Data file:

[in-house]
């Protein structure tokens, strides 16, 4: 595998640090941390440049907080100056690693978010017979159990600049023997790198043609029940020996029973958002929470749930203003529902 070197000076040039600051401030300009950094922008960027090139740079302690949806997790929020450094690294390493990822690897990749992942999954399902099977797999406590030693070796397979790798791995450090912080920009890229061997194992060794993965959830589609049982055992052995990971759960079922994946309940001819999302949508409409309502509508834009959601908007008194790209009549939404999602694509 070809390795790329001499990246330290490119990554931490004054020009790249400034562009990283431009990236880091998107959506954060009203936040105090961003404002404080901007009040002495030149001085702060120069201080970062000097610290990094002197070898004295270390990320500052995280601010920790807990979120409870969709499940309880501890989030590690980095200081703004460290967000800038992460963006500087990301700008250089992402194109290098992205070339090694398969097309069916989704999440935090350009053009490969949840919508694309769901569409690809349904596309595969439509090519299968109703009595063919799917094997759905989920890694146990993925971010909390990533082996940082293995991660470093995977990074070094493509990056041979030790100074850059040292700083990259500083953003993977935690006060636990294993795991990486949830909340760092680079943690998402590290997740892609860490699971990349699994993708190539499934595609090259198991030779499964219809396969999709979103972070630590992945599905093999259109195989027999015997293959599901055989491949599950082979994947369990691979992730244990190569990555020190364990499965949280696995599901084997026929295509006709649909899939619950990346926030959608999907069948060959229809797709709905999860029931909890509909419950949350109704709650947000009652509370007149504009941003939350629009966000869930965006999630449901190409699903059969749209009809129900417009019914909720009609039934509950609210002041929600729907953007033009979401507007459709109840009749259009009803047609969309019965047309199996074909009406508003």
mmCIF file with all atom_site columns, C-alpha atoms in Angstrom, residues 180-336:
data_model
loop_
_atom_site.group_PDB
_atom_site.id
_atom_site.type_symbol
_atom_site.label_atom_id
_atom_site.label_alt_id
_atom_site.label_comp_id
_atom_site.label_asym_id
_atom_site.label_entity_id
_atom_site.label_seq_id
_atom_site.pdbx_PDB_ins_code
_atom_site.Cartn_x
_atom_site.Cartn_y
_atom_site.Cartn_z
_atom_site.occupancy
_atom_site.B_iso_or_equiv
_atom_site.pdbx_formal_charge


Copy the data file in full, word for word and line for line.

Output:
[in-house]
């Protein structure tokens, strides 16, 4: 595998640090941390440049907080100056690693978010017979159990600049023997790198043609029940020996029973958002929470749930203003529902 070197000076040039600051401030300009950094922008960027090139740079302690949806997790929020450094690294390493990822690897990749992942999954399902099977797999406590030693070796397979790798791995450090912080920009890229061997194992060794993965959830589609049982055992052995990971759960079922994946309940001819999302949508409409309502509508834009959601908007008194790209009549939404999602694509 070809390795790329001499990246330290490119990554931490004054020009790249400034562009990283431009990236880091998107959506954060009203936040105090961003404002404080901007009040002495030149001085702060120069201080970062000097610290990094002197070898004295270390990320500052995280601010920790807990979120409870969709499940309880501890989030590690980095200081703004460290967000800038992460963006500087990301700008250089992402194109290098992205070339090694398969097309069916989704999440935090350009053009490969949840919508694309769901569409690809349904596309595969439509090519299968109703009595063919799917094997759905989920890694146990993925971010909390990533082996940082293995991660470093995977990074070094493509990056041979030790100074850059040292700083990259500083953003993977935690006060636990294993795991990486949830909340760092680079943690998402590290997740892609860490699971990349699994993708190539499934595609090259198991030779499964219809396969999709979103972070630590992945599905093999259109195989027999015997293959599901055989491949599950082979994947369990691979992730244990190569990555020190364990499965949280696995599901084997026929295509006709649909899939619950990346926030959608999907069948060959229809797709709905999860029931909890509909419950949350109704709650947000009652509370007149504009941003939350629009966000869930965006999630449901190409699903059969749209009809129900417009019914909720009609039934509950609210002041929600729907953007033009979401507007459709109840009749259009009803047609969309019965047309199996074909009406508003």
mmCIF file with all atom_site columns, C-alpha atoms in Angstrom, residues 180-336:
data_model
loop_
_atom_site.group_PDB
_atom_site.id
_atom_site.type_symbol
_atom_site.label_atom_id
_atom_site.label_alt_id
_atom_site.label_comp_id
_atom_site.label_asym_id
_atom_site.label_entity_id
_atom_site.label_seq_id
_atom_site.pdbx_PDB_ins_code
_atom_site.Cartn_x
_atom_site.Cartn_y
_atom_site.Cartn_z
_atom_site.occupancy
_atom_site.B_iso_or_equiv
_atom_site.pdbx_formal_charge